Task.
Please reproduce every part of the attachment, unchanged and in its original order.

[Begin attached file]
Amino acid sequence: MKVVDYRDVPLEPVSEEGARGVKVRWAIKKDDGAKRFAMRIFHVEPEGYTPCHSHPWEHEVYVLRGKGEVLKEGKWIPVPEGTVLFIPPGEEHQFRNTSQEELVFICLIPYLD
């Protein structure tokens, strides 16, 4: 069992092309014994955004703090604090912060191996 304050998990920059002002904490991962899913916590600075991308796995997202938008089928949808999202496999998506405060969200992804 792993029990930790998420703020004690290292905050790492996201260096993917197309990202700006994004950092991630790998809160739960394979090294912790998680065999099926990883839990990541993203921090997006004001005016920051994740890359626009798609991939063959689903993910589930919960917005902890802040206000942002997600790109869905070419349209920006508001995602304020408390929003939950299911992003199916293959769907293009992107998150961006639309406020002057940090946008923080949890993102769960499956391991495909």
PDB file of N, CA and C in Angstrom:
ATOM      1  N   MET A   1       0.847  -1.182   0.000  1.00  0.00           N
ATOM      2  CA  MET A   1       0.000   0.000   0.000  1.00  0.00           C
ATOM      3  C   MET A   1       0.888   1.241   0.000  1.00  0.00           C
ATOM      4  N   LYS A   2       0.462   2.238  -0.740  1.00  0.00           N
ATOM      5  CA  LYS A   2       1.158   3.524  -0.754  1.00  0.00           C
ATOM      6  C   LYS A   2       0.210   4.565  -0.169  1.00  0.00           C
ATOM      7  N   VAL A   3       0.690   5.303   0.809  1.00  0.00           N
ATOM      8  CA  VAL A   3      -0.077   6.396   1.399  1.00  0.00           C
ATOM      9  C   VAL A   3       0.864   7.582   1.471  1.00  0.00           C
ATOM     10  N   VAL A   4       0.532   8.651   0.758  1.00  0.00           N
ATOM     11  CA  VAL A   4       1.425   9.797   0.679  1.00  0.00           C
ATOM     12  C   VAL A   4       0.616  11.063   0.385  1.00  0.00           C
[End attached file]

Amino acid sequence: MKVVDYRDVPLEPVSEEGARGVKVRWAIKKDDGAKRFAMRIFHVEPEGYTPCHSHPWEHEVYVLRGKGEVLKEGKWIPVPEGTVLFIPPGEEHQFRNTSQEELVFICLIPYLD
């Protein structure tokens, strides 16, 4: 069992092309014994955004703090604090912060191996 304050998990920059002002904490991962899913916590600075991308796995997202938008089928949808999202496999998506405060969200992804 792993029990930790998420703020004690290292905050790492996201260096993917197309990202700006994004950092991630790998809160739960394979090294912790998680065999099926990883839990990541993203921090997006004001005016920051994740890359626009798609991939063959689903993910589930919960917005902890802040206000942002997600790109869905070419349209920006508001995602304020408390929003939950299911992003199916293959769907293009992107998150961006639309406020002057940090946008923080949890993102769960499956391991495909």
PDB file of N, CA and C in Angstrom:
ATOM      1  N   MET A   1       0.847  -1.182   0.000  1.00  0.00           N
ATOM      2  CA  MET A   1       0.000   0.000   0.000  1.00  0.00           C
ATOM      3  C   MET A   1       0.888   1.241   0.000  1.00  0.00           C
ATOM      4  N   LYS A   2       0.462   2.238  -0.740  1.00  0.00           N
ATOM      5  CA  LYS A   2       1.158   3.524  -0.754  1.00  0.00           C
ATOM      6  C   LYS A   2       0.210   4.565  -0.169  1.00  0.00           C
ATOM      7  N   VAL A   3       0.690   5.303   0.809  1.00  0.00           N
ATOM      8  CA  VAL A   3      -0.077   6.396   1.399  1.00  0.00           C
ATOM      9  C   VAL A   3       0.864   7.582   1.471  1.00  0.00           C
ATOM     10  N   VAL A   4       0.532   8.651   0.758  1.00  0.00           N
ATOM     11  CA  VAL A   4       1.425   9.797   0.679  1.00  0.00           C
ATOM     12  C   VAL A   4       0.616  11.063   0.385  1.00  0.00           C